Popularity is a difficult phenomenon to figure out. What causes it; what dims it; with whom does it begin; what mixture of public desire and personal charisma accounts for a particular person being thrust into the limelight? How much depends upon the seeking of the popularity in the first place? Jesus certainly had the floor when he spoke to the crowds in John 12:27-36:
27 “Now is my soul troubled. And what shall I say? ‘Father, save me from this hour’? But for this purpose I have come to this hour. 28 Father, glorify your name.” Then a voice came from heaven: “I have glorified it, and I will glorify it again.” 29 The crowd that stood there and heard it said that it had thundered. Others said, “An angel has spoken to him.” 30 Jesus answered, “This voice has come for your sake, not mine. 31 Now is the judgment of this world; now will the ruler of this world be cast out. 32 And I, when I am lifted up from the earth, will draw all people to myself.” 33 He said this to show by what kind of death he was going to die. 34 So the crowd answered him, “We have heard from the Law that the Christ remains forever. How can you say that the Son of Man must be lifted up? Who is this Son of Man?” 35 So Jesus said to them, “The light is among you for a little while longer. Walk while you have the light, lest darkness overtake you. The one who walks in the darkness does not know where he is going. 36 While you have the light, believe in the light, that you may become sons of light.”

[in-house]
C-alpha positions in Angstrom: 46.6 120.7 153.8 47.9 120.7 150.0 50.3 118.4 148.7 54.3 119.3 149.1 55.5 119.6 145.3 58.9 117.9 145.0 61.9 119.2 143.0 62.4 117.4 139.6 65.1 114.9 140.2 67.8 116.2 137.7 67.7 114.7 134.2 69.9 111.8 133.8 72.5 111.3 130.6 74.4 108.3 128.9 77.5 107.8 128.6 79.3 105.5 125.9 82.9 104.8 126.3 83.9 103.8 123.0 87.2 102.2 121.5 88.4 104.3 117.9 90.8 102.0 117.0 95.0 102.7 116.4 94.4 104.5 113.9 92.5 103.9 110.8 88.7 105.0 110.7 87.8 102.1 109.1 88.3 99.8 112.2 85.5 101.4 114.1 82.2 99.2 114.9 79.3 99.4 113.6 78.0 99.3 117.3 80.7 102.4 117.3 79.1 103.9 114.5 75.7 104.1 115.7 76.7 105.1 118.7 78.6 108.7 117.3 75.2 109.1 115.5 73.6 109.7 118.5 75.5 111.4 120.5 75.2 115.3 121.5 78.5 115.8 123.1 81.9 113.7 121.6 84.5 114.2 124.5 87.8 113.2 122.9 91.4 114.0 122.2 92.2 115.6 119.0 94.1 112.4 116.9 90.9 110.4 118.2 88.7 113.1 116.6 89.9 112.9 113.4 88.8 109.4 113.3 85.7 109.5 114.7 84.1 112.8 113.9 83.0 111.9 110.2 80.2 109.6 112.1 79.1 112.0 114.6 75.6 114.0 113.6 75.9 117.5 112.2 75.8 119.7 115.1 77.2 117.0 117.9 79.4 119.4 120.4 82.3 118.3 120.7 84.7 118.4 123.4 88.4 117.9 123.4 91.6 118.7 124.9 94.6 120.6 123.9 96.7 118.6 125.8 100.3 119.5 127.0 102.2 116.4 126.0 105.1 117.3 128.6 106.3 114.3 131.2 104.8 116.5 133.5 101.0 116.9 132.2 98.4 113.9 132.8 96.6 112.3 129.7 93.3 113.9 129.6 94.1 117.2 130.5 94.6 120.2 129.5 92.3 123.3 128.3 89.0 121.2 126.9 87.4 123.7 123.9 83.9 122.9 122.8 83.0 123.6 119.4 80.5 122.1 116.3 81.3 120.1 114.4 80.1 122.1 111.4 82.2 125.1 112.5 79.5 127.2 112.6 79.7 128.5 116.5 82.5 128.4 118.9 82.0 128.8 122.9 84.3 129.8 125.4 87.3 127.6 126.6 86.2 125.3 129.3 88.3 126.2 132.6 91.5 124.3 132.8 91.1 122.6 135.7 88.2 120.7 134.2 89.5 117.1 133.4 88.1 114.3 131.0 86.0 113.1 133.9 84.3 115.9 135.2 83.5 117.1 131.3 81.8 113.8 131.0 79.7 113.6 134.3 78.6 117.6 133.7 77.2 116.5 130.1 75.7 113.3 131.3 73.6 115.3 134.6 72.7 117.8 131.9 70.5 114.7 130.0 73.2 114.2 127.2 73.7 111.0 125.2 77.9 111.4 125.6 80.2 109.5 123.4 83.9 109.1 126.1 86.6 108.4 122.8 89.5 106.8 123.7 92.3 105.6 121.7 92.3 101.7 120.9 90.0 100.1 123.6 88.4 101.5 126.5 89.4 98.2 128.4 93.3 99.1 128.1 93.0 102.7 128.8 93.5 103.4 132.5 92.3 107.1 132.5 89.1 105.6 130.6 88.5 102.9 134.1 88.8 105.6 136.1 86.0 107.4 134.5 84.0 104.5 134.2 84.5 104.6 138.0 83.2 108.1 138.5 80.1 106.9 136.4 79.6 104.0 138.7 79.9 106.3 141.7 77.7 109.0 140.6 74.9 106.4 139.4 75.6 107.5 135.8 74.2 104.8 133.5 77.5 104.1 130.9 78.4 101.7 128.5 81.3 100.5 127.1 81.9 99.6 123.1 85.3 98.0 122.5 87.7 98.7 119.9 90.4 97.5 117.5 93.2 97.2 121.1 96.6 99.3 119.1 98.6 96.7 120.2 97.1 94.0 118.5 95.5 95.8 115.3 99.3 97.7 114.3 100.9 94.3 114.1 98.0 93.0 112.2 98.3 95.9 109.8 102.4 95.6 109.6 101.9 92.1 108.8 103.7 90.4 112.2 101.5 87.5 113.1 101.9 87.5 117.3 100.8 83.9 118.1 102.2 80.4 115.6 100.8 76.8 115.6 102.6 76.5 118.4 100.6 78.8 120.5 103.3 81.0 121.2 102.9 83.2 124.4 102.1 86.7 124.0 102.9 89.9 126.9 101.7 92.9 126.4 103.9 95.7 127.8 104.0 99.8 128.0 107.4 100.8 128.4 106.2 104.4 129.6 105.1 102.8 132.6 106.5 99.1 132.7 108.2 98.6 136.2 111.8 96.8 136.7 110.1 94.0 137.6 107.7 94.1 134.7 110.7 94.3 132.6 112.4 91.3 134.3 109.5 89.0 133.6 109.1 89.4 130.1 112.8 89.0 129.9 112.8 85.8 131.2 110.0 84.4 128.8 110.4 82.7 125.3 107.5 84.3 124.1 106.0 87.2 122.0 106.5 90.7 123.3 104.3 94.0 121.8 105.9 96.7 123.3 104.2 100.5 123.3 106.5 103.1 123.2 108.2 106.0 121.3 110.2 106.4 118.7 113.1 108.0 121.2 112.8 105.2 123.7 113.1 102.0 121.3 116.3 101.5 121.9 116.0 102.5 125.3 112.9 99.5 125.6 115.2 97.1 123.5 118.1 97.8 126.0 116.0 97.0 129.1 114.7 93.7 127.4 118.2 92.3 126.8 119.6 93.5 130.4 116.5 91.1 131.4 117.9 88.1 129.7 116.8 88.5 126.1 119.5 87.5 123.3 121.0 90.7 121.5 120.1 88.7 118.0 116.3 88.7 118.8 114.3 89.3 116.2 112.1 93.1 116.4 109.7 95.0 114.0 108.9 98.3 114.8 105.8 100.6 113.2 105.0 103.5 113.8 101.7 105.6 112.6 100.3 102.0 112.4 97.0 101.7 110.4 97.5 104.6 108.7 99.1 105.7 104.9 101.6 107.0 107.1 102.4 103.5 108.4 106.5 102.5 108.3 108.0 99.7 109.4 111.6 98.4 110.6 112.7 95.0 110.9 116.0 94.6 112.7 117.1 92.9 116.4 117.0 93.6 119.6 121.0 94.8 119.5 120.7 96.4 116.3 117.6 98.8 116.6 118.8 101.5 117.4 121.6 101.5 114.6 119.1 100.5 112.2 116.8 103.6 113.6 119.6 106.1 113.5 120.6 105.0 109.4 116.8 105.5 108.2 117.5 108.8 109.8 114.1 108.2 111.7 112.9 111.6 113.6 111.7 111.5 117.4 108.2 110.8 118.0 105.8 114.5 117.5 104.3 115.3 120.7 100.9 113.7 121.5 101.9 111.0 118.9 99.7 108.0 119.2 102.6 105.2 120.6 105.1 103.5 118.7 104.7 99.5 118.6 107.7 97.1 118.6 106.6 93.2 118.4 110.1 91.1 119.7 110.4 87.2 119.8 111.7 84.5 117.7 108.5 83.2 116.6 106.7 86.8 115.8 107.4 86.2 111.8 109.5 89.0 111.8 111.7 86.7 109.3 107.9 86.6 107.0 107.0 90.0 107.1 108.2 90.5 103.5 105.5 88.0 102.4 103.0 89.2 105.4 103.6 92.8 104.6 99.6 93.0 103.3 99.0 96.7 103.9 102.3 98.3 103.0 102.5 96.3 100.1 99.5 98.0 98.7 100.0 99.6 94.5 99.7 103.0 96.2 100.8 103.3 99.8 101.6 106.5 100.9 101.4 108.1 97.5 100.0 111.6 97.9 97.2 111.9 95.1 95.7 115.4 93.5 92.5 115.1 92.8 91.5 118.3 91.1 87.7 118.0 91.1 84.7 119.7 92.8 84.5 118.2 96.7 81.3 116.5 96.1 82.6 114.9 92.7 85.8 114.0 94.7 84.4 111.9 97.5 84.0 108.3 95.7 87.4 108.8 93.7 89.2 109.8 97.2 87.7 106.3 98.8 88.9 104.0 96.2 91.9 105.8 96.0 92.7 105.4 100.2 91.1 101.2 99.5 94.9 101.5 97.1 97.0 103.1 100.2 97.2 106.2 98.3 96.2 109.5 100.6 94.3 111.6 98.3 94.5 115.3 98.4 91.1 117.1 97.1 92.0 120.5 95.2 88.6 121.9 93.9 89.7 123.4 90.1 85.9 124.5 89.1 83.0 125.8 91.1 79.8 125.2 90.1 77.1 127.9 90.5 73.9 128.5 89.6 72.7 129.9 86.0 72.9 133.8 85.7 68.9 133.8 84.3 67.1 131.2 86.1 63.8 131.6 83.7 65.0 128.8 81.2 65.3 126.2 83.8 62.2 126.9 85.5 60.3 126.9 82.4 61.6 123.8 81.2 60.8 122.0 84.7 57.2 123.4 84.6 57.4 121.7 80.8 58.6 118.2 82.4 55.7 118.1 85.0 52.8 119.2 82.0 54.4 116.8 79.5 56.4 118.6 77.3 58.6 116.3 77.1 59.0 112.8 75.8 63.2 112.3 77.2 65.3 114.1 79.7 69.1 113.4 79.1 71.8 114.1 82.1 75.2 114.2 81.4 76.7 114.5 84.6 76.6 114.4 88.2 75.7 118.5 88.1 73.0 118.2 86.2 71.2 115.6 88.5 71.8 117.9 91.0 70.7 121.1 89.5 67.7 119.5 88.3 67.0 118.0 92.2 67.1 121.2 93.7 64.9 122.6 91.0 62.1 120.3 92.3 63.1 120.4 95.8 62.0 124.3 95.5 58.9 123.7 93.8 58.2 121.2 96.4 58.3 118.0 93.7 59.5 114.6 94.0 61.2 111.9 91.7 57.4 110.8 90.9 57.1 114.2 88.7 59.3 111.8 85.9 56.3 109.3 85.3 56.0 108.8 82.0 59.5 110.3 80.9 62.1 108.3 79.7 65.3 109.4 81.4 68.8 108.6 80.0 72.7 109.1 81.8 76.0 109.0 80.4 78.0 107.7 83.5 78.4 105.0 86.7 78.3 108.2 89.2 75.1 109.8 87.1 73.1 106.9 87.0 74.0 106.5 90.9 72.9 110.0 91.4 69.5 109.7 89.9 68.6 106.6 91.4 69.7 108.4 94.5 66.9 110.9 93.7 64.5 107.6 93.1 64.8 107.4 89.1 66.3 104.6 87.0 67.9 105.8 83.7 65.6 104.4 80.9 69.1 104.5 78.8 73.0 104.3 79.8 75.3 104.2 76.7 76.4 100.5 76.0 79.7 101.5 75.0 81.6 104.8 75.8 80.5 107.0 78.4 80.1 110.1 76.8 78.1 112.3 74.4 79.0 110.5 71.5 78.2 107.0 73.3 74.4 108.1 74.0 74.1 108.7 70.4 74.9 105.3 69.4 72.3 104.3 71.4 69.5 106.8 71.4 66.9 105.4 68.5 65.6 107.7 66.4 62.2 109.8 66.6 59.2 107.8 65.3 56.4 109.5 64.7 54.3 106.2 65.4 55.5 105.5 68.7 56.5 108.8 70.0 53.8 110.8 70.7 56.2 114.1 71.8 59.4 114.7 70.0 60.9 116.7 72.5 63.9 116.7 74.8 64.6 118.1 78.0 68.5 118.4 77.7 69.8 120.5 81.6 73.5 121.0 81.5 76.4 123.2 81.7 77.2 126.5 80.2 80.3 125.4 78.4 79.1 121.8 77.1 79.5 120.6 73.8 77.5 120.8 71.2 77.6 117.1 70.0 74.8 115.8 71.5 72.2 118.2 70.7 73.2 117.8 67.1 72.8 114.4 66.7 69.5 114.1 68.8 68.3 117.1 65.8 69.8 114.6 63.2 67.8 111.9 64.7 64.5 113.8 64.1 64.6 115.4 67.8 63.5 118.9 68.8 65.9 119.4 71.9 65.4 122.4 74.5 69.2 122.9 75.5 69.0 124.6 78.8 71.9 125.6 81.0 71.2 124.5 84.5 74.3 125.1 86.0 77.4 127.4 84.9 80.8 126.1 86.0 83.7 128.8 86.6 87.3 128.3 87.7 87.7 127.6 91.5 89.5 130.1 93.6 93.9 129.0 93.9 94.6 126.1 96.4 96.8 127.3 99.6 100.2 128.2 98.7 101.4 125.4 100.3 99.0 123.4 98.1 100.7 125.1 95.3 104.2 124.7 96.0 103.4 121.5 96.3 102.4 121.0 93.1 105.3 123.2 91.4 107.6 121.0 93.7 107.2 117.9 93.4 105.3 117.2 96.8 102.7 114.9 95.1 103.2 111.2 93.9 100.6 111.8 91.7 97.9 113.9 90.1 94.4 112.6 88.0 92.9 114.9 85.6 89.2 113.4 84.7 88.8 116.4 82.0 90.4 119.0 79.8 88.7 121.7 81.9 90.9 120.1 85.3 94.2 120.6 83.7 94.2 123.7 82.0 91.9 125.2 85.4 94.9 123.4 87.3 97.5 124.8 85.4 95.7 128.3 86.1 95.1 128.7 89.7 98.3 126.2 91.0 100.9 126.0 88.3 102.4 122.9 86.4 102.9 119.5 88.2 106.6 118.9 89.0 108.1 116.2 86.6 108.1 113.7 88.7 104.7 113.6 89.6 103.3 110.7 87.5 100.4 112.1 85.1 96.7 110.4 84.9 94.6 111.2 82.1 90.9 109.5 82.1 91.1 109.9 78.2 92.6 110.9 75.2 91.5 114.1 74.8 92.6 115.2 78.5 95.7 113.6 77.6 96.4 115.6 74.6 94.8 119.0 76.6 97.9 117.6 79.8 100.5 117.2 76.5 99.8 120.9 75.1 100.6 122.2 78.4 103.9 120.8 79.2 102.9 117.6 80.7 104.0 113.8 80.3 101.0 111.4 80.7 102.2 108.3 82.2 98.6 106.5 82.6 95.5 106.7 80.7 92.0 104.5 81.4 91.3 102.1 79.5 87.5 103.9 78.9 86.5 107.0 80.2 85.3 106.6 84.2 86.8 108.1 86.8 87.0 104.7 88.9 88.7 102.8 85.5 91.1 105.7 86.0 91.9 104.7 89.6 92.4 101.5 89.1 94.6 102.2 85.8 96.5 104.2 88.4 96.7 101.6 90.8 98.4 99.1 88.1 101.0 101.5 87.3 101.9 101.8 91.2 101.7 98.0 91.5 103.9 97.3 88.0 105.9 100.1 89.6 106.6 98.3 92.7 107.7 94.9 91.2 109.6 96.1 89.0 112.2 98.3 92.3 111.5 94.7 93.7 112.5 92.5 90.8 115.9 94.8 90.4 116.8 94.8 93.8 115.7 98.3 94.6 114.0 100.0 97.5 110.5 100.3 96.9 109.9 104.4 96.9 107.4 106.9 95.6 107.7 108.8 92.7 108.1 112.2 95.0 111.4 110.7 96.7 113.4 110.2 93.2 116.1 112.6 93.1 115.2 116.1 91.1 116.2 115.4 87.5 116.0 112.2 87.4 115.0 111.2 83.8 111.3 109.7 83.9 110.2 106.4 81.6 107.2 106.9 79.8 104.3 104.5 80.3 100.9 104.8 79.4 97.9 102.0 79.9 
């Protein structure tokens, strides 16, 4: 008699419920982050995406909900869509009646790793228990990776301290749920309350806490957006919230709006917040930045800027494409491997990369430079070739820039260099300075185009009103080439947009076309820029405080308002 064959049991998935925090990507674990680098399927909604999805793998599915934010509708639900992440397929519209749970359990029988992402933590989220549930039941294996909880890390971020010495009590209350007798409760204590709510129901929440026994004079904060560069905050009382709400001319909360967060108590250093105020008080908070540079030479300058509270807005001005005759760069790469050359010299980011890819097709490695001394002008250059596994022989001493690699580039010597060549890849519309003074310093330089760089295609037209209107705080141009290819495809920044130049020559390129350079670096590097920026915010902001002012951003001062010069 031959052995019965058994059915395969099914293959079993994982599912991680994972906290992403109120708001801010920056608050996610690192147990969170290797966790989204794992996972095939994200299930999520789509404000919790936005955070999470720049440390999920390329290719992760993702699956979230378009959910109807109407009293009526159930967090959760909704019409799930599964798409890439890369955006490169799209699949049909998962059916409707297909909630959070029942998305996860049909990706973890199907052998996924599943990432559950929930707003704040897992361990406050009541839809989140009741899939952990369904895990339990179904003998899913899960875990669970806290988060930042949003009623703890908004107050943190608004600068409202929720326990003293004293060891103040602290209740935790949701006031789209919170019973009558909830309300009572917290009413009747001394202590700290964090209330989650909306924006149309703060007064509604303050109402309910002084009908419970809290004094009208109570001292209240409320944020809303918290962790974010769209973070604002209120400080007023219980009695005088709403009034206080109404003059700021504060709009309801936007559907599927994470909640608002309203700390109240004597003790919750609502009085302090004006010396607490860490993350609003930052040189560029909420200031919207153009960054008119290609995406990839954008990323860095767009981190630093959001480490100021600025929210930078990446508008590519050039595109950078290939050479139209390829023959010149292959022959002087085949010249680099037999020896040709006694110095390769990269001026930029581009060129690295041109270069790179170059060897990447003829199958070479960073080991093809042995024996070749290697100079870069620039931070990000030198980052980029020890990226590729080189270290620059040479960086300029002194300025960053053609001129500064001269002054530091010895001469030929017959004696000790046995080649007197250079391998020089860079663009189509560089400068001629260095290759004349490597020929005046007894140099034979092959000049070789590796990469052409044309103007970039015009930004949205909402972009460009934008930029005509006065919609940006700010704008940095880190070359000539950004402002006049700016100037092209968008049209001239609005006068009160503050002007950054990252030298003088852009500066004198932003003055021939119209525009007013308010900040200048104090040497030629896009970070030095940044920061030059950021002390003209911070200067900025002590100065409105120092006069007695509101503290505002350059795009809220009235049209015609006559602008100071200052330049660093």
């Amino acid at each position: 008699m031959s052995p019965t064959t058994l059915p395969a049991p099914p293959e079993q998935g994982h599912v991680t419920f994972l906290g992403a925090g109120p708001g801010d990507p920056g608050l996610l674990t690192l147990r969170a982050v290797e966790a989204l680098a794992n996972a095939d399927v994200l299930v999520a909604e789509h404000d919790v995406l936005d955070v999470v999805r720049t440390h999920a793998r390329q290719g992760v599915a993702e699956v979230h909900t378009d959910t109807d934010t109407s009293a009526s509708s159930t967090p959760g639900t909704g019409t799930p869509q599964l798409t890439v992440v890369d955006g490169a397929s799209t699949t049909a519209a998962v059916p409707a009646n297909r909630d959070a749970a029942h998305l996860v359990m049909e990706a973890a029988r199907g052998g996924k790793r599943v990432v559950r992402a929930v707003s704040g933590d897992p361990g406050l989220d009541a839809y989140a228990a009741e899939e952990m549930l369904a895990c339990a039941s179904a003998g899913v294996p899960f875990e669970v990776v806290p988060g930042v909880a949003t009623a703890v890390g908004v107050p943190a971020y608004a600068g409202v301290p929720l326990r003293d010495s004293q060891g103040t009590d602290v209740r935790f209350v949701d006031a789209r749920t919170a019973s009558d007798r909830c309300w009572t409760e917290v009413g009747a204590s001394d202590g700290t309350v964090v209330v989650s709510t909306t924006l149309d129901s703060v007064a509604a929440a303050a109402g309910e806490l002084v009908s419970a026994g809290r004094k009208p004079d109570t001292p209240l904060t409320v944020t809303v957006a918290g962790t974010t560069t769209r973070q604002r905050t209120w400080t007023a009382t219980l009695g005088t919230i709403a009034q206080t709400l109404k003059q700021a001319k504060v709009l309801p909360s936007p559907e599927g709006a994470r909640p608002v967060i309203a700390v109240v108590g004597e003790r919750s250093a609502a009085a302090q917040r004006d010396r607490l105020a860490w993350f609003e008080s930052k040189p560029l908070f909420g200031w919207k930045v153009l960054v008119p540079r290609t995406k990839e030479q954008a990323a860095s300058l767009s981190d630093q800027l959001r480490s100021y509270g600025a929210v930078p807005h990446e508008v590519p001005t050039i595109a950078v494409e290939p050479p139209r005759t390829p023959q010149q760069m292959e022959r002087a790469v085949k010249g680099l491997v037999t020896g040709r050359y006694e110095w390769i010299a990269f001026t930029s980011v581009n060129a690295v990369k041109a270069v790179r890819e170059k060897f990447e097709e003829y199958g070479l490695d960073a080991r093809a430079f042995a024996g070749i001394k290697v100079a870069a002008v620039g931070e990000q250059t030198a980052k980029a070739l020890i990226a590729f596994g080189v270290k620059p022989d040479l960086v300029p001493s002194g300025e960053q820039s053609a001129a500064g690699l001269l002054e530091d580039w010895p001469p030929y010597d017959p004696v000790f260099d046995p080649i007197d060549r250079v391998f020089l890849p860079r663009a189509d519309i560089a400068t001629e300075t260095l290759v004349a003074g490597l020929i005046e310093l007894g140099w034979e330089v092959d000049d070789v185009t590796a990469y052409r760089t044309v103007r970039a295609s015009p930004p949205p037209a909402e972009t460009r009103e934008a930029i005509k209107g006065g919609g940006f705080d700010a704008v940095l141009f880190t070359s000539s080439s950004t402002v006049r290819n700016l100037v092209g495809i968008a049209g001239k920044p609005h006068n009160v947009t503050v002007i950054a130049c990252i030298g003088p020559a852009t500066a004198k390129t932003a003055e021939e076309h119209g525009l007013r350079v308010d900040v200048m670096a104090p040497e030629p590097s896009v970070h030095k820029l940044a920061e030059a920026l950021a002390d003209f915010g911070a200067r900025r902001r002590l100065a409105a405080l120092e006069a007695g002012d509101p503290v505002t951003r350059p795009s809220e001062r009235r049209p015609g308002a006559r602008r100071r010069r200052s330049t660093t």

When Jesus had said these things, he departed and hid himself from them.
I suppose one could have an interesting though fruitless discussion over the question of whether Jesus was actually seeking the attention of the crowds that invariably gathered wherever he went. It seems reasonable to conclude that simply the doing and saying of the deeds and words he offered would be enough to bring ample attention. No further PR needed. But what if the deeds and words, probably heavily weighted toward the former, detracted from the overall purpose? Should one remain in the spotlight for as long as the market will bear one’s presence and style? What would it have hurt for Jesus to hang around a little longer, thereby drawing greater attention to his mission? Would not five years, or ten or twenty, rather than three yield greater visibility and wider acceptance?
Apparently not. We are best served by accepting the New Testament’s later witness to the idea that it was “in the fullness of time” that Christ came, and that “at the right time” he died for sinful humanity. On the other hand, the rightness of the time had to do with how his visibility would be expanded, not diminished. He did not come primarily to draw crowds, but to redeem them. And he knew that in order for that to happen his death in a very public and very demeaning fashion had to occur.
There are many reasons for which I have heard people being encouraged to “come to Christ.” Some of them make me cringe. The cringing comes because there was no necessity, no reason for a crucifixion if those reasons having to do with self-fulfillment, purpose, blessing, better relationships, etc., were the purposes for which he came. In that case, the cross is not a triumph but a tragedy to be explained. He should have stayed and gathered more crowds. But in his unsearchable wisdom, he knew our own hearts and minds very well; and in that wisdom he knew that drawing people toward redemption was far greater a purpose than wowing them with words or deeds, of which we would eventually have wearied were it not for his being lifted up. On a cross. Which continues to speak. May we never offer a Christ without it.